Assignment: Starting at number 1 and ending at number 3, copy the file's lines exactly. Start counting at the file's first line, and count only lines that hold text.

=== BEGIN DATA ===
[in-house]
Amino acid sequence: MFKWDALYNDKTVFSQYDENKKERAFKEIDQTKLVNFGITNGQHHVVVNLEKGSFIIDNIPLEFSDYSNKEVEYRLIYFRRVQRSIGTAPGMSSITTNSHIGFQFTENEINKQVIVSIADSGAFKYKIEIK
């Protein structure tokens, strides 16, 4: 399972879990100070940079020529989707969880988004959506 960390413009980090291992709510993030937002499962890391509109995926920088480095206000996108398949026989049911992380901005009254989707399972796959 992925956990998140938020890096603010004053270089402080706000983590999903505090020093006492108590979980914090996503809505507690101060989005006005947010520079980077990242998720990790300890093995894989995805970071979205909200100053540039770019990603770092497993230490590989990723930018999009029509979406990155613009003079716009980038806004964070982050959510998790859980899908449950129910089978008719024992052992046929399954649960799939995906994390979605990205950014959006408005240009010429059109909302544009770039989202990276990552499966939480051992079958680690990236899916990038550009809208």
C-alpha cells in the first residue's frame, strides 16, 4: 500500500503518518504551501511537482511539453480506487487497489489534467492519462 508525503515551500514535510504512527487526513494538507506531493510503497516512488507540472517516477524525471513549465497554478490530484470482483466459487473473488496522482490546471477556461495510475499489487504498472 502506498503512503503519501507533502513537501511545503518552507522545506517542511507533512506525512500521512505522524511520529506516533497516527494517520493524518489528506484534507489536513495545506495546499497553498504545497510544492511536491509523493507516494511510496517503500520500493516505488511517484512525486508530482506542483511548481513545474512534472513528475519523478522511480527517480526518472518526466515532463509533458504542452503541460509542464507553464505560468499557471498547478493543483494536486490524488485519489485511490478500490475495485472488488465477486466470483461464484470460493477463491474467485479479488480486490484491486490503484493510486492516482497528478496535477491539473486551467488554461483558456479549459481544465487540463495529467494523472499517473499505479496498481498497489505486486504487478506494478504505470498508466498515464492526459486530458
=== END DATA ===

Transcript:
[in-house]
Amino acid sequence: MFKWDALYNDKTVFSQYDENKKERAFKEIDQTKLVNFGITNGQHHVVVNLEKGSFIIDNIPLEFSDYSNKEVEYRLIYFRRVQRSIGTAPGMSSITTNSHIGFQFTENEINKQVIVSIADSGAFKYKIEIK
């Protein structure tokens, strides 16, 4: 399972879990100070940079020529989707969880988004959506 960390413009980090291992709510993030937002499962890391509109995926920088480095206000996108398949026989049911992380901005009254989707399972796959 992925956990998140938020890096603010004053270089402080706000983590999903505090020093006492108590979980914090996503809505507690101060989005006005947010520079980077990242998720990790300890093995894989995805970071979205909200100053540039770019990603770092497993230490590989990723930018999009029509979406990155613009003079716009980038806004964070982050959510998790859980899908449950129910089978008719024992052992046929399954649960799939995906994390979605990205950014959006408005240009010429059109909302544009770039989202990276990552499966939480051992079958680690990236899916990038550009809208």